Circular Reasoning

Wouldn't it be nice if someone arranged a celebration marking the fifth anniversary of the discovery of the Miami Circle? A day of speeches, music, and perhaps a glimpse of Miami's "Stonehenge" to sweeten the pot. Well, such an event is planned but you're not invited.

Almost five years ago a nondescript apartment building at the mouth of the Miami River came down to make way for new high-rises. At the site archaeological exams uncovered a remarkable surprise -- a 38-foot circular design worked into the limestone. Although cut bedrock is difficult to date, other finds reached 2500 years of age. The world gasped as Miami, the big city with the short history, grabbed the gold ring. Right on schedule, the weirdoes and media mongers appeared and an aroused public demanded the spot be preserved for posterity. After losing the property in a legal battle, the developer walked away with $26.7 million in his pocket. Expensive, yes, but the government could protect this jewel from common business concerns and open it to visitors. At least, that's what taxpayers thought.

Five years later the initial archaeological studies are barely completed and no park plan has been developed, let alone implemented. There just isn't money right now. Despite county officials keeping the masses away with a locked fence, the circle is deteriorating rapidly and perhaps for the first time in thousands of years, the land sits fallow. Unless you count the rituals led by Catherine Ramirez. Each Tuesday night at 6:00 p.m. the self-described "Caribbean queen" and a band of followers hold a spiritual service at the property's gate. Despite her lack of professional qualifications or official sanction, some are glad that her group serves to scare away vandals from the otherwise unsupervised site.

But Ramirez may be holding out on the public as well. According to an invitation/flyer, her group plans a special event from noon to 6:00 p.m. Saturday. A call to Ramirez inquiring about the festivities was met with deliberate redirection, and a gracious invitation to the Tuesday meetings was offered instead. Seemingly the public will be unwelcome on Saturday. Odd considering Ramirez has been one of the most vocal proponents of opening the site to the people.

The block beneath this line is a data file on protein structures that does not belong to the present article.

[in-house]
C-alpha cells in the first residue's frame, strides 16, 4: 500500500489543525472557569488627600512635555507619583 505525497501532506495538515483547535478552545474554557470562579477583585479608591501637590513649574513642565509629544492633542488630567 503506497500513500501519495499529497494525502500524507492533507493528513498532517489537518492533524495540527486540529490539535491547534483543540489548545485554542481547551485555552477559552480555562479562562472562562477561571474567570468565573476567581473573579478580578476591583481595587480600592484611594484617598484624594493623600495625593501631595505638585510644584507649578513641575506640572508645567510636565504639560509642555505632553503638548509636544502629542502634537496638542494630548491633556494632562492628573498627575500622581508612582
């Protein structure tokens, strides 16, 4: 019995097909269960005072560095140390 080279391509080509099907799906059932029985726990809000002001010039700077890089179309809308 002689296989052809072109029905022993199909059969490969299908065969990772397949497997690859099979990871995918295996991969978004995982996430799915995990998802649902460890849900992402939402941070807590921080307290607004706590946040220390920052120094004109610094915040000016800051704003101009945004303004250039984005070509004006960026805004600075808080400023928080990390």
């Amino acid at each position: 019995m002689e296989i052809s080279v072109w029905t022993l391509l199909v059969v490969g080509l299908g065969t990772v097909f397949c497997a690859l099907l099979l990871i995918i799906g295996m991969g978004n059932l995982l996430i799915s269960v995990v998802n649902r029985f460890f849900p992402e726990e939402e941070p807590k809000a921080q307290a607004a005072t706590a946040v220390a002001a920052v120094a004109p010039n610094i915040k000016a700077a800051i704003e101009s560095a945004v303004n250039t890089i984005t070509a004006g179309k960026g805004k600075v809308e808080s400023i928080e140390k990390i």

This begs the obvious question: If we entrust the state and county government with our most fragile landmarks but they neglect them and keep ordinary citizens away from them, what was the point of preserving them in the first place? Had the site remained in private hands, government scrutiny would have been intense. Nevertheless the site most likely would have been permanently protected and public monies could have been directed to more pressing concerns. In a best-case scenario, the condos might have included a public park. As it is, the committee in charge, the Miami Circle Planning Group, rarely meets and recently decided to cover "Miamihenge" with gravel to prevent further erosion. Did South Floridians force the purchase of the ruin just for this?

Should you wander over to Ramirez's event, you likely won't see the circle or any artifacts. They're housed downtown at the Historical Museum of Southern Florida. But it's worth taking a chance, considering the imminent reburial. This is your treasure, South Florida. If you ever get to enjoy it, treat it as such.